Sometimes a woman who breaks the rules to go after what she wants can get in over her head, but if she's with the right man, the more rules broken, the better it gets.


Bold Moves

Orderly and predictable describes Eva Marie’s life, until she accepts the dare of a Brazilian soccer player with wicked moves and a notorious reputation.The last thing Eva Marie needs right now, just as her event planning business is getting off the ground, is a man. Especially a sought after bachelor with a reputation for no-strings-attached, serial dating.

Famous Brazilian soccer player Davi Ferreira likes his games and women fast and flashy. Handsome and fit, he’s never met a woman he couldn’t quickly and easily charm into his bed. Until Eva Marie. When the opportunity to participate in her event, ‘The Ultimate Bachelor’ promises to give him one final chance to escape the friend zone, he eagerly accepts.

Thanks to a popular DC blog, people in Washington are watching the live stream featuring Eva Marie’s event. Cameras cover everything, including Eva and Davi’s ultra-sexy kiss. The steamy exchange sparks a firestorm of tweets that force Eva and Davi to settle a question posed by web viewers—was the sizzling kiss a promotional stunt or the real thing?

Ambushing the Boss

A video camera, a too-short-to-ignore skirt and a come-get-me attitude—Jake Reed doesn’t stand a chance against Sabrina Weller.

Sabrina Weller has just moved to Washington DC and is ready to make the most of city life. When her cousin, Eva Marie, holds a welcome event, Sabrina meets Jake Reed. He’s awkward and abrupt but something about him makes her hot. The next time she sees him, he’s pretending to be Jay Allen, entry level new hire at Steelsmart, the same company she’s recently started working for.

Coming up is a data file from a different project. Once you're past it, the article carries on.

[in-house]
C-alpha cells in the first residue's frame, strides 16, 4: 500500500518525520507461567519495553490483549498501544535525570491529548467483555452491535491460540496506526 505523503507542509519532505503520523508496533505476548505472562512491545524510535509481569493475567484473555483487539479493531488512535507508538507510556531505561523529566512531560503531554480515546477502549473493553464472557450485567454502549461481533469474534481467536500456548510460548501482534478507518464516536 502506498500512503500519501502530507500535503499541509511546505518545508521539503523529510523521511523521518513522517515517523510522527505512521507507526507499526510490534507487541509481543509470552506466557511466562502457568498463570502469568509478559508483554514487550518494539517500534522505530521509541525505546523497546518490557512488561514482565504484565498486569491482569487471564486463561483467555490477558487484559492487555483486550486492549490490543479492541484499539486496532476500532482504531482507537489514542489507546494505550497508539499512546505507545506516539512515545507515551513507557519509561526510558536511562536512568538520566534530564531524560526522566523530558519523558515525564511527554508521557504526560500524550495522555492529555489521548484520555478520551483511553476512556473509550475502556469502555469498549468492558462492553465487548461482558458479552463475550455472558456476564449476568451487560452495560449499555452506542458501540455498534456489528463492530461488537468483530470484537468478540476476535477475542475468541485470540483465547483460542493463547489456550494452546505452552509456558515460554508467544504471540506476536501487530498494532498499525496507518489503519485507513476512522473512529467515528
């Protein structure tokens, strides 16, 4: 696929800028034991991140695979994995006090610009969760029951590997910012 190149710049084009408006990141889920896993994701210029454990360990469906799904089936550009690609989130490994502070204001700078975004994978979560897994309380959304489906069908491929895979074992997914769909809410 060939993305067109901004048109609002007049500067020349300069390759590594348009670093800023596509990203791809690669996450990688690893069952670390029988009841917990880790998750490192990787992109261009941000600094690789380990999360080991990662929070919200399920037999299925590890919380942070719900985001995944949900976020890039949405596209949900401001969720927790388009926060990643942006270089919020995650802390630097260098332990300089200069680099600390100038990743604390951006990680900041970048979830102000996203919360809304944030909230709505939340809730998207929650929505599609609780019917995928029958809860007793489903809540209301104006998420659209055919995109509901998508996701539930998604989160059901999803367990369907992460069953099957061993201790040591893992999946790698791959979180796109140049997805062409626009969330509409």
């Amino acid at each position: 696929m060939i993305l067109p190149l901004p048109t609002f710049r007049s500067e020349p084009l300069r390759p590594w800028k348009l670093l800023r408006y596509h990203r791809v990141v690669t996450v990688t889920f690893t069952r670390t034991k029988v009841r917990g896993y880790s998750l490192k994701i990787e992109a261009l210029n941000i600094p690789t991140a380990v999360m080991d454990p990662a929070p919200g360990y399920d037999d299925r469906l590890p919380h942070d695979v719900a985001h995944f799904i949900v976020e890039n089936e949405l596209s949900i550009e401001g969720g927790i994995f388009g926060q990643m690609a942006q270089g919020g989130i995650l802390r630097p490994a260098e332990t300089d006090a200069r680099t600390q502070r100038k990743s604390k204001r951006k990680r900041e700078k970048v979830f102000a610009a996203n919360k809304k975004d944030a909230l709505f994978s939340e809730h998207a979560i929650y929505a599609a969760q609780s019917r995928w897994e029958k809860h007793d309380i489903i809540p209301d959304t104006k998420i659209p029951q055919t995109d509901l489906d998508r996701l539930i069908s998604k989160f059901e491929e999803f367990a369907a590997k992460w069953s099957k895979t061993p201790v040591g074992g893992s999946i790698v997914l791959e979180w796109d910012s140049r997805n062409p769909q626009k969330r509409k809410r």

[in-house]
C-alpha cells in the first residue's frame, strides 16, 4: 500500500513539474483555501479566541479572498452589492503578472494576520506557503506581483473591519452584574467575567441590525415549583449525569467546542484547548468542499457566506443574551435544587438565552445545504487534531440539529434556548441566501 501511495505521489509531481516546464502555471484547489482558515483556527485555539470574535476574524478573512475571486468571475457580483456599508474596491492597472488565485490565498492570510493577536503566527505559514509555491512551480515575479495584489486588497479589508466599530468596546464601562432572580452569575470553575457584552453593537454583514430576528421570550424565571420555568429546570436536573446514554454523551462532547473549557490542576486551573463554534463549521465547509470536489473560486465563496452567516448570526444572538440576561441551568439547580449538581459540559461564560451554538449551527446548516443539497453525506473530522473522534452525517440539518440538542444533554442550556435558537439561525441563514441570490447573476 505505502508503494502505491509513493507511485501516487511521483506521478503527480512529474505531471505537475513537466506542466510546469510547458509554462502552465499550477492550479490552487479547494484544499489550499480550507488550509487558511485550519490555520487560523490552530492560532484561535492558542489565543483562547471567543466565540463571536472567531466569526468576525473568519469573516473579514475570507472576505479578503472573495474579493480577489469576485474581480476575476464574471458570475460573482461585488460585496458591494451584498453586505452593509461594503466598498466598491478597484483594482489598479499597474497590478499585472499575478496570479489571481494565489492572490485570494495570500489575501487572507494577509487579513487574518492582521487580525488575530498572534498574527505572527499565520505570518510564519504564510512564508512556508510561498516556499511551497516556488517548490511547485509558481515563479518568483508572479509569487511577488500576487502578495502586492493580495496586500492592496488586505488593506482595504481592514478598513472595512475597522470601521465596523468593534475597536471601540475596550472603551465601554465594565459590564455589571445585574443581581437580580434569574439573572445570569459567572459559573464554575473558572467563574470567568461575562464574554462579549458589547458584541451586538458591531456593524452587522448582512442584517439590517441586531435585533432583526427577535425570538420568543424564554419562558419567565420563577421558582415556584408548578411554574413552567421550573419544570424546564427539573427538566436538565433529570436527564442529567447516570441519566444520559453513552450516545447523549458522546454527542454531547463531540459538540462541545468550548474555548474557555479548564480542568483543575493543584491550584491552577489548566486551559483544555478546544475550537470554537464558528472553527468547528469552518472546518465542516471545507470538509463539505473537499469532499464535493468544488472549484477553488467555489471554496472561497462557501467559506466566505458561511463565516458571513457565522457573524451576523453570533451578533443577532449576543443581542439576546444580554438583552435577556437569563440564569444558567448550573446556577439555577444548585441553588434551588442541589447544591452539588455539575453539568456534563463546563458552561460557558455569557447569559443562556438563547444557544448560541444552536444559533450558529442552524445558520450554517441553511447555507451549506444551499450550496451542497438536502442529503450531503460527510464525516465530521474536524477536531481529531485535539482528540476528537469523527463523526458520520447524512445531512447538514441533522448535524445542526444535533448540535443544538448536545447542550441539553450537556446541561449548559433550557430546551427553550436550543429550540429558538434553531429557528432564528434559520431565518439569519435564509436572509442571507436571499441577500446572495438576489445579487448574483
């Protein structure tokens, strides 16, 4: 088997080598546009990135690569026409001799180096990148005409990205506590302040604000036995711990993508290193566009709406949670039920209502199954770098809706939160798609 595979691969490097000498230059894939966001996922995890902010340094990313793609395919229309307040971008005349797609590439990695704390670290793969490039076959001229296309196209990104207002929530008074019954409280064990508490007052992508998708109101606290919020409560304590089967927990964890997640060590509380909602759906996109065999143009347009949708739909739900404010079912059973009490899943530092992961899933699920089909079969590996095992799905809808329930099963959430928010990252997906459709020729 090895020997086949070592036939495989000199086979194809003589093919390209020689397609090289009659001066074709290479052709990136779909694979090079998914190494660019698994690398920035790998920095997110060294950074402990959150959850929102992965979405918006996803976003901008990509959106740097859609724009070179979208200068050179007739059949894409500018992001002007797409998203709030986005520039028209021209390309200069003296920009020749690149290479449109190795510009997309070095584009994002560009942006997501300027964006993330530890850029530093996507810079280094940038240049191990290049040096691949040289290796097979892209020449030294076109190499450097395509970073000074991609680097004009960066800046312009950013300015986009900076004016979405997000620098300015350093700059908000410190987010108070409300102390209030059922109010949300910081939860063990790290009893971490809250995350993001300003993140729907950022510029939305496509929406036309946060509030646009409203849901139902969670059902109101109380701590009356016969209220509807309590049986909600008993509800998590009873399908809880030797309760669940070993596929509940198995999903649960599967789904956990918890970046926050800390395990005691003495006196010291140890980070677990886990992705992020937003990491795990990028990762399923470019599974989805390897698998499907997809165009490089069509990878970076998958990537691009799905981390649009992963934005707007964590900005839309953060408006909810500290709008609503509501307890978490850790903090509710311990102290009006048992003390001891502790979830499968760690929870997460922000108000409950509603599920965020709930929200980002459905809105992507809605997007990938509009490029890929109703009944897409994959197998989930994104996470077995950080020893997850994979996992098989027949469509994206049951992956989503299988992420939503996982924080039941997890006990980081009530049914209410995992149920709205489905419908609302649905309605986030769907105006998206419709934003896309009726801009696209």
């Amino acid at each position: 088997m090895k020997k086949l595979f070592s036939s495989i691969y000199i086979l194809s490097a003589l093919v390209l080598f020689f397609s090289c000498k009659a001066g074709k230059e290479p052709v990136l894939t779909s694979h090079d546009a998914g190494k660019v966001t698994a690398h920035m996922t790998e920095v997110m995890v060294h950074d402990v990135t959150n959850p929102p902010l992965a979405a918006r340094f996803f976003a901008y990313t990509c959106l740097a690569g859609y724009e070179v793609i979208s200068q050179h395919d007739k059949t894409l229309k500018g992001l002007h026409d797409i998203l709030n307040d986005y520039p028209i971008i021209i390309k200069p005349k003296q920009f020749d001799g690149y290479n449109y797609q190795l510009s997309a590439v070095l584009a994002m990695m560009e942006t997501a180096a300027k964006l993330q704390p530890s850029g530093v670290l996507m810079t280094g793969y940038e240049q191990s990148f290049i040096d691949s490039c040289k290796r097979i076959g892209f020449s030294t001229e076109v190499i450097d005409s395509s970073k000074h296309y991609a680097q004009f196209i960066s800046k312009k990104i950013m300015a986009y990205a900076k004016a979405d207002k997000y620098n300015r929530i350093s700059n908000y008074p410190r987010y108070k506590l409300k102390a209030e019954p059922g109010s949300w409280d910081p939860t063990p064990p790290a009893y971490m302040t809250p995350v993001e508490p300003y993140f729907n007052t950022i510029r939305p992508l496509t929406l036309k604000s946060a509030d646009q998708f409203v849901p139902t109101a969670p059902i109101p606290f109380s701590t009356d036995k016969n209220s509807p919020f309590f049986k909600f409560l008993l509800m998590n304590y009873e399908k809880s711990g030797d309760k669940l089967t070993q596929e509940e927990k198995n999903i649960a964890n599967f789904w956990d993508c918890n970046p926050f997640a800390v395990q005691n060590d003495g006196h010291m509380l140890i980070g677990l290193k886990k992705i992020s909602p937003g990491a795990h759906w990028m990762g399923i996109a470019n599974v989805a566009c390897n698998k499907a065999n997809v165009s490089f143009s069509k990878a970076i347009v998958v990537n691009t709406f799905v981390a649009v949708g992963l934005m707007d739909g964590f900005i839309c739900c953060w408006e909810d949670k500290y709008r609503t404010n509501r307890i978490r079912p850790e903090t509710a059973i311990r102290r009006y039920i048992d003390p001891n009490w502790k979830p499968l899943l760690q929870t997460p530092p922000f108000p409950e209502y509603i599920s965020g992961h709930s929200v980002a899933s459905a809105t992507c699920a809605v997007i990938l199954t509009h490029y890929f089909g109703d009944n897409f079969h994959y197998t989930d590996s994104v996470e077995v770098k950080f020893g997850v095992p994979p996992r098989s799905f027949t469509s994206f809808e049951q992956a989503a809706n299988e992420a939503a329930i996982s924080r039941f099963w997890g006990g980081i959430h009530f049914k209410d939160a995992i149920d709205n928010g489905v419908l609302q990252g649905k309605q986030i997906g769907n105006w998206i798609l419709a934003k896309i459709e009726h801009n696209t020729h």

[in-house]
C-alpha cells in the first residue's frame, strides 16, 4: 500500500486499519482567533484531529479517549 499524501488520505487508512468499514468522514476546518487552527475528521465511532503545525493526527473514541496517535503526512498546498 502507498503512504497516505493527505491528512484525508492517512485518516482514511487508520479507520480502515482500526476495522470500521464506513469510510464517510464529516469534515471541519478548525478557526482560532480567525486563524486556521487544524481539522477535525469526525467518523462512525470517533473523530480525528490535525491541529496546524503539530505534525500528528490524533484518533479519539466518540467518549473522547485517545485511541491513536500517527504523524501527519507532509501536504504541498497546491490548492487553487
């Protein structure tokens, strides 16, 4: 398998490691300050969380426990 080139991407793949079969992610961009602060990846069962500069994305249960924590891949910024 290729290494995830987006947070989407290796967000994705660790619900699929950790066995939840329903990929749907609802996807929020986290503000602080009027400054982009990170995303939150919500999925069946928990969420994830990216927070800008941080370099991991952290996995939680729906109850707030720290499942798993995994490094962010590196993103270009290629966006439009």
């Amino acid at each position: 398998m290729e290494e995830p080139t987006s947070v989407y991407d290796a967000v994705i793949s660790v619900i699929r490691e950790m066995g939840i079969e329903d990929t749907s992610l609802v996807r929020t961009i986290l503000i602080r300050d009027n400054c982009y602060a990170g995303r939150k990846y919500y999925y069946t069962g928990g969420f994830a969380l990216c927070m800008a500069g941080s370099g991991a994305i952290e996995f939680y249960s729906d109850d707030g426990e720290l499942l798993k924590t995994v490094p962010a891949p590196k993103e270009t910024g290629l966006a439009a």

Jake Reed, the socially inept new president of Steelsmart Corporation, has two problems on his hands. One, his newly acquired company has morale problems. Two, he wants to bed one of his employees. When his vice president arranges for the entire company to go on a retreat on a secluded island, Jake can’t avoid crossing paths with the sweet-talking, fast-living temp who continually teases and tempts him. He’s in over his head and she isn’t about to give up until she gets what she wants.

Risk It

Come to the Triple B Ranch and find your bliss! Gwen Baker has just been invited to participate in a new reality show, the Get Tied Down Challenge.

Couture dress-maker Gwen Baker says yes to spending a weekend at exclusive, singles-only The Triple B Ranch courtesy of the reality show, the Real DC. Recently dumped by a guy who insisted she wasn’t exciting or spontaneous, she’s eager for the chance to practice her man-hunting skills and take advantage of the live stream event to show off her custom cocktail dresses—even if the setting is a little bit rustic. Not one to be discouraged by setbacks like trying to look sexy in silk while roasting marshmallows over a campfire, Gwen arrives at the ranch ready to play along and pick one of the contestants. But the three guys from the city do nothing for her while the cook makes her ache for some serious sizzle.